Thomas Mills points out the dog that didn't bark.
In a guest editorial in the N&O today, the Democratic political consultant notes labor's big stories in North Carolina this year: the State Employees Association of N.C. joining SEIU, workers at a Tar Heel hog processor voting to unionize and ads attacking Sen.-elect Kay Hagan for supporting card check.
The response was as remarkable as the victories themselves. The news media basically shrugged. Both events got ample and fair coverage, but there was little editorializing and no big stories. The general public took little notice. Even Smithfield executives struck a conciliatory tone, calling the election in Tar Heel fair and saying they look forward to working together.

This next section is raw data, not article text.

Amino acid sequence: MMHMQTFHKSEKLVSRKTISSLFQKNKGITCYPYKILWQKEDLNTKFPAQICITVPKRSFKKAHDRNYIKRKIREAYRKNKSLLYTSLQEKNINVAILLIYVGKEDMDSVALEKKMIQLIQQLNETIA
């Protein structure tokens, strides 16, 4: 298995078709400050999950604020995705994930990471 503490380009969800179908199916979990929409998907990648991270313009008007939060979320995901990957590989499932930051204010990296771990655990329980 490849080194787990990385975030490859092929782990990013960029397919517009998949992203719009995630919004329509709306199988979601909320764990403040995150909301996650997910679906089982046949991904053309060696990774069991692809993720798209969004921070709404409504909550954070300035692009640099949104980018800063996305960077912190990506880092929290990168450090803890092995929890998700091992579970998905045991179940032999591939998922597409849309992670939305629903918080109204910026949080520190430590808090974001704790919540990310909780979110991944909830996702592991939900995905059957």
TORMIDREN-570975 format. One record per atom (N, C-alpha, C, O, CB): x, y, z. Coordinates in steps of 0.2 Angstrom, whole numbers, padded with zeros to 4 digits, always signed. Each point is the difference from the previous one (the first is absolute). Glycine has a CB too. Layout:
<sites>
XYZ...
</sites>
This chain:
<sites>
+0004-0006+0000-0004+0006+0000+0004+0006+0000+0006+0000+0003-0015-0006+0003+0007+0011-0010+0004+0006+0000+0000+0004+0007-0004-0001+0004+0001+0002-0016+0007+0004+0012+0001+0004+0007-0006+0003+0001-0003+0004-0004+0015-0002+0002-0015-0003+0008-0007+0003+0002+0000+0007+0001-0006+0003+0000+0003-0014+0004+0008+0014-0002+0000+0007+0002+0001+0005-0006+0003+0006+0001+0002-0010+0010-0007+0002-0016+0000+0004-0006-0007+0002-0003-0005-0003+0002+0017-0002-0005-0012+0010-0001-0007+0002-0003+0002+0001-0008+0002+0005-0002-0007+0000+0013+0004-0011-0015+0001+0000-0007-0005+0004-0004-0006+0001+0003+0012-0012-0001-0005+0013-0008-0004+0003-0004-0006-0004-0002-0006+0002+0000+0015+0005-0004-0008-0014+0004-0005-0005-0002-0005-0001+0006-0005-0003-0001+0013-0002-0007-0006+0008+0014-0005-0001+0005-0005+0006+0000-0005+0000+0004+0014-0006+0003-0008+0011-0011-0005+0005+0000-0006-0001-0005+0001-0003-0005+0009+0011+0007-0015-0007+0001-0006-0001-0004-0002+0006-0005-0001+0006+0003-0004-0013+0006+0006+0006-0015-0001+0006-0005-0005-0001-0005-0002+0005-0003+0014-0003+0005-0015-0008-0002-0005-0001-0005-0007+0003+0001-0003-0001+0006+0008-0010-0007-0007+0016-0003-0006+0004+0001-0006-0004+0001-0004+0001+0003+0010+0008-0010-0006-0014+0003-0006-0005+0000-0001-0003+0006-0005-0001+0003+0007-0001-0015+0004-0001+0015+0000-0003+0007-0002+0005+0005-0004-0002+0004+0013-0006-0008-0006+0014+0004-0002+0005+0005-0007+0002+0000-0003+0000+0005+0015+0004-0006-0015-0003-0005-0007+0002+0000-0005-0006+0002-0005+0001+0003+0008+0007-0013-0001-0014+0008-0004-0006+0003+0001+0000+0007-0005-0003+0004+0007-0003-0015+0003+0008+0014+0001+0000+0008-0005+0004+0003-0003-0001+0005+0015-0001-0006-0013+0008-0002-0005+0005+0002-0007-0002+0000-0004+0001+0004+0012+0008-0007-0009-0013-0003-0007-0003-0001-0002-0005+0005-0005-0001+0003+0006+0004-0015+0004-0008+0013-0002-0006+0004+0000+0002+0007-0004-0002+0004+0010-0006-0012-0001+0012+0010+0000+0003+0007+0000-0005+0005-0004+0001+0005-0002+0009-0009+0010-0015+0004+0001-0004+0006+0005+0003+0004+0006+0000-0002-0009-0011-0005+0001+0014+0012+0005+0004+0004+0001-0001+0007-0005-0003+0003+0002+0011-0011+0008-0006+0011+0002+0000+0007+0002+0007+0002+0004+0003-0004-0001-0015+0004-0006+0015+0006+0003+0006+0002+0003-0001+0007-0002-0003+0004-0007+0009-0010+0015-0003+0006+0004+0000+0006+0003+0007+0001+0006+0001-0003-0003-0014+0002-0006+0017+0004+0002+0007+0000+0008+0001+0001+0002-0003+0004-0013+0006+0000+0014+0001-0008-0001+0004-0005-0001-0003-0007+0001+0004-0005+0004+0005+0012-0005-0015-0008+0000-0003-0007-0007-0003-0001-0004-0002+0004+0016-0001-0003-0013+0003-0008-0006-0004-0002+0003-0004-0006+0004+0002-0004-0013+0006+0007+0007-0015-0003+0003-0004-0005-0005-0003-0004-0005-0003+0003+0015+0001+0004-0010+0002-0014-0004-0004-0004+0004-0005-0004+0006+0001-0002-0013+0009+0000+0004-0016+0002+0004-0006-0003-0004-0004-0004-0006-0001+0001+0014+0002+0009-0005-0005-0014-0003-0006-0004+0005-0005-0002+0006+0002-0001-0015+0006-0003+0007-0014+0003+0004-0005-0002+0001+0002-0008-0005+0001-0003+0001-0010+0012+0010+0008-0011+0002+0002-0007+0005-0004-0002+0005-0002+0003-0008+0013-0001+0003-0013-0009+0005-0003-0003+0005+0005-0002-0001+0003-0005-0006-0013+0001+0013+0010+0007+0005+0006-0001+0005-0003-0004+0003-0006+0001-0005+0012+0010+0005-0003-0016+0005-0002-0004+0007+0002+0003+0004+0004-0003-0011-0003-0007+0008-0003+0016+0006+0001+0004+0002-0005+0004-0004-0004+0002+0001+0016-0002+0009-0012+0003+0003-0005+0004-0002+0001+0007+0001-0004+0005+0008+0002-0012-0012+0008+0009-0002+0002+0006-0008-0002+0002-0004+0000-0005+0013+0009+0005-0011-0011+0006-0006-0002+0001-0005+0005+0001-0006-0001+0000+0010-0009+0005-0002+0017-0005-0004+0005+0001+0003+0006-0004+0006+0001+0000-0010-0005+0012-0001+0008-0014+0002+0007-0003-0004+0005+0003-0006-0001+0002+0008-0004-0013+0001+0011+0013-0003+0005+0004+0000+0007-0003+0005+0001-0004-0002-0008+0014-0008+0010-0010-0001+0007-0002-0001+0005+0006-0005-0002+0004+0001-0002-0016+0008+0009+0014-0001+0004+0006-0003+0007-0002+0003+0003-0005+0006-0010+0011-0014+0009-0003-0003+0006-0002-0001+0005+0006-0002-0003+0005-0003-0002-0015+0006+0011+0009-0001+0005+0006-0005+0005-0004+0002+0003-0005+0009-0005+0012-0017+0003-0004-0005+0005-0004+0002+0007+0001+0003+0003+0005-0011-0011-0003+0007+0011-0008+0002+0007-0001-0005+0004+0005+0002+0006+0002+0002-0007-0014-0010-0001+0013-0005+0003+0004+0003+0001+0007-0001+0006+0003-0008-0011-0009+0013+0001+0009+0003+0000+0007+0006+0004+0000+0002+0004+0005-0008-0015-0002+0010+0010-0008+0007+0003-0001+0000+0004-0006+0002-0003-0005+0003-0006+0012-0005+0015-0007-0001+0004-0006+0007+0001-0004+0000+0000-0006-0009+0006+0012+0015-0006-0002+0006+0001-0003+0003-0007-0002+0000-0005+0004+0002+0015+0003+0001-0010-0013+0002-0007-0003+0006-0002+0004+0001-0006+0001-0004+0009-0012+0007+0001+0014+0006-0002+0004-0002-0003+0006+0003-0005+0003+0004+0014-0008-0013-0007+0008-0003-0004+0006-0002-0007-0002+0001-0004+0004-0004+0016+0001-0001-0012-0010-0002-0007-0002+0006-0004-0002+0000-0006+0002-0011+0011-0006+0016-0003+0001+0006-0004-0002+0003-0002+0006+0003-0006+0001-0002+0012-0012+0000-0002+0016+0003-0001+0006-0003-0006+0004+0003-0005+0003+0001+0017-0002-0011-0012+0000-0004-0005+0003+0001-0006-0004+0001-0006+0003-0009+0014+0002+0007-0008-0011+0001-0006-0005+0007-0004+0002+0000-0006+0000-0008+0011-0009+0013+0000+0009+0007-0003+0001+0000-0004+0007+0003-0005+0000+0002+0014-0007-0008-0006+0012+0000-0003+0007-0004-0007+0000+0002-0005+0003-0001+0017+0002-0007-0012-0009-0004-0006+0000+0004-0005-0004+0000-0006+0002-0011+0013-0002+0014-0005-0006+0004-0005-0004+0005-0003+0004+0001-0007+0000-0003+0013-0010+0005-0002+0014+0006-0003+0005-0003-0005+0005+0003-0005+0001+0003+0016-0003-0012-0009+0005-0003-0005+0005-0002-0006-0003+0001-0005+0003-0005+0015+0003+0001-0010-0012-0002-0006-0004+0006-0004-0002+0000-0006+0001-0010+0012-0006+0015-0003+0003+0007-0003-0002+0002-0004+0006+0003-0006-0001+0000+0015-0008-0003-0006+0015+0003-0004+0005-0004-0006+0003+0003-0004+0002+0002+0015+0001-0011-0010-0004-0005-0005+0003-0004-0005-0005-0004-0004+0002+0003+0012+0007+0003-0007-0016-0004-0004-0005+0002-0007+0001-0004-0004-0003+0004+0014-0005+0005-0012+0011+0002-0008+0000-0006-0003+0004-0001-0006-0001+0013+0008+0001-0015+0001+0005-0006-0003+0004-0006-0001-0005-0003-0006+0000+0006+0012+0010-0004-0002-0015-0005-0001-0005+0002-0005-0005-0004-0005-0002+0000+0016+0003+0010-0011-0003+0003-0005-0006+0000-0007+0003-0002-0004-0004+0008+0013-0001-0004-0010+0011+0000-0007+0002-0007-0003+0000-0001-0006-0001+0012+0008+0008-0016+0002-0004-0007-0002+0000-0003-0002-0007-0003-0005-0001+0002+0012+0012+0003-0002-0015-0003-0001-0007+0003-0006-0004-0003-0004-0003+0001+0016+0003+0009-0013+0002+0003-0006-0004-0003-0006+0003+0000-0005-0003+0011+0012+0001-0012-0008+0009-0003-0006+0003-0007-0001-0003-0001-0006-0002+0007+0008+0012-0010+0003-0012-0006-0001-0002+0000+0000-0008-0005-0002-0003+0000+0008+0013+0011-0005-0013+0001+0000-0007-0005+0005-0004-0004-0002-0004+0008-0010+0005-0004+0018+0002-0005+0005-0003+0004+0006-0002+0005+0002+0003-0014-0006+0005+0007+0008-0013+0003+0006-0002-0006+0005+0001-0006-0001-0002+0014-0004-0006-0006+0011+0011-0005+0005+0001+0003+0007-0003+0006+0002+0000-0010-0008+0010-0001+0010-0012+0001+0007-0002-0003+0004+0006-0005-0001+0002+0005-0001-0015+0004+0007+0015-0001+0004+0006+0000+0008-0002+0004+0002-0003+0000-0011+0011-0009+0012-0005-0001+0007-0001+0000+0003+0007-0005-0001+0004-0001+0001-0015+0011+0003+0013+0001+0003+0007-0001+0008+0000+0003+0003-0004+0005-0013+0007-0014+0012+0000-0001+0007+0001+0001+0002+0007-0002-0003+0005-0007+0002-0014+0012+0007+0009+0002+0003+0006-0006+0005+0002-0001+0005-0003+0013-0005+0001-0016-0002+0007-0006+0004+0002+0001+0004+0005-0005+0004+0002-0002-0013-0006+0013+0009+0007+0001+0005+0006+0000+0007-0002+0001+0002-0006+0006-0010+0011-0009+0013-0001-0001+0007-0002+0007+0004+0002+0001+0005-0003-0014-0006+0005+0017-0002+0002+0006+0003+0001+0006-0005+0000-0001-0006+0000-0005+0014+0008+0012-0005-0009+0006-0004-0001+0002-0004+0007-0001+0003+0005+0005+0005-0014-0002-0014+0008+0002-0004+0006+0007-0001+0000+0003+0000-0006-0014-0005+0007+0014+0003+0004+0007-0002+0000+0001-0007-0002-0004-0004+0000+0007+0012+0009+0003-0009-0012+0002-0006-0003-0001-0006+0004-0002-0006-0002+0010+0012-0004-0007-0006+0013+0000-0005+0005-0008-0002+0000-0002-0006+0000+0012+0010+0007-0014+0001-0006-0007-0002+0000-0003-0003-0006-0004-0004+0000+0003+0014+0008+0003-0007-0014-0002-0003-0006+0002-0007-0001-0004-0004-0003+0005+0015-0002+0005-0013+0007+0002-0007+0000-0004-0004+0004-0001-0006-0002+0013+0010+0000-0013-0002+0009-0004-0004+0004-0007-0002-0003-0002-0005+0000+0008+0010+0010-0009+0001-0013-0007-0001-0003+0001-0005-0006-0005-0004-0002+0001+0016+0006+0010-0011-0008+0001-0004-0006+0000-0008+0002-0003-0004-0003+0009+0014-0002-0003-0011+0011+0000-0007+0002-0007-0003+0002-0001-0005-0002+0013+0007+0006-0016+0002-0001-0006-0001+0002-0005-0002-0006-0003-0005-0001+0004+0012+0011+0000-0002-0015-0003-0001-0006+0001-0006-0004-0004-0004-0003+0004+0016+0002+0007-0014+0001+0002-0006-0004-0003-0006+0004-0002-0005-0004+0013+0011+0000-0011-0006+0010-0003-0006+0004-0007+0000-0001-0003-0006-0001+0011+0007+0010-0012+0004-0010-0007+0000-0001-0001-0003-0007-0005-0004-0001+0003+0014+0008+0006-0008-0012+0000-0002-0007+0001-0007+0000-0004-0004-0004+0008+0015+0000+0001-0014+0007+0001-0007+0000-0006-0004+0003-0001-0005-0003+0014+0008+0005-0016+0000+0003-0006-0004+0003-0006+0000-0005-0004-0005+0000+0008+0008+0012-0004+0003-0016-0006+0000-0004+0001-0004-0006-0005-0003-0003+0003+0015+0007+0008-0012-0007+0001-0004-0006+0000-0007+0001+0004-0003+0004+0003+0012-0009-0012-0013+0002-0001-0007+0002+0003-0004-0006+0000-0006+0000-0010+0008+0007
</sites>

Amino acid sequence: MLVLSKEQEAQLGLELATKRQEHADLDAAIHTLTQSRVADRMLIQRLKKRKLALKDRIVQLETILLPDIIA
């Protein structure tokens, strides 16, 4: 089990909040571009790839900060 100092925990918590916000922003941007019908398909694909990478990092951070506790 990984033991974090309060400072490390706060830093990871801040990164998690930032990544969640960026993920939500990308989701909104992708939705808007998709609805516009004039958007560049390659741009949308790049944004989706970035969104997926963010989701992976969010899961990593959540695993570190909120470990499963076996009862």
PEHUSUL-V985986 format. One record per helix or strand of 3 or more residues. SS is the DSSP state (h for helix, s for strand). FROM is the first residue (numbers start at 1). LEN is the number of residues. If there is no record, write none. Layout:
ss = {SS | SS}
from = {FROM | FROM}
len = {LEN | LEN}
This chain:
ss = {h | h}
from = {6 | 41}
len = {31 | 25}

During the race between Hagan and Dole, anti-union groups barraged voters with phone calls and mailings warning them that Hagan's election would usher in a new age of unionism that would threaten the economy and workers' independence. Hagan beat Dole by over 8 percentage points, indicating that voters either didn't believe it or, more significantly, didn't care.
Mills, whose firm has represented SEIU, said that the lack of a strong reaction against unions is a sign that public opinion is shifting here.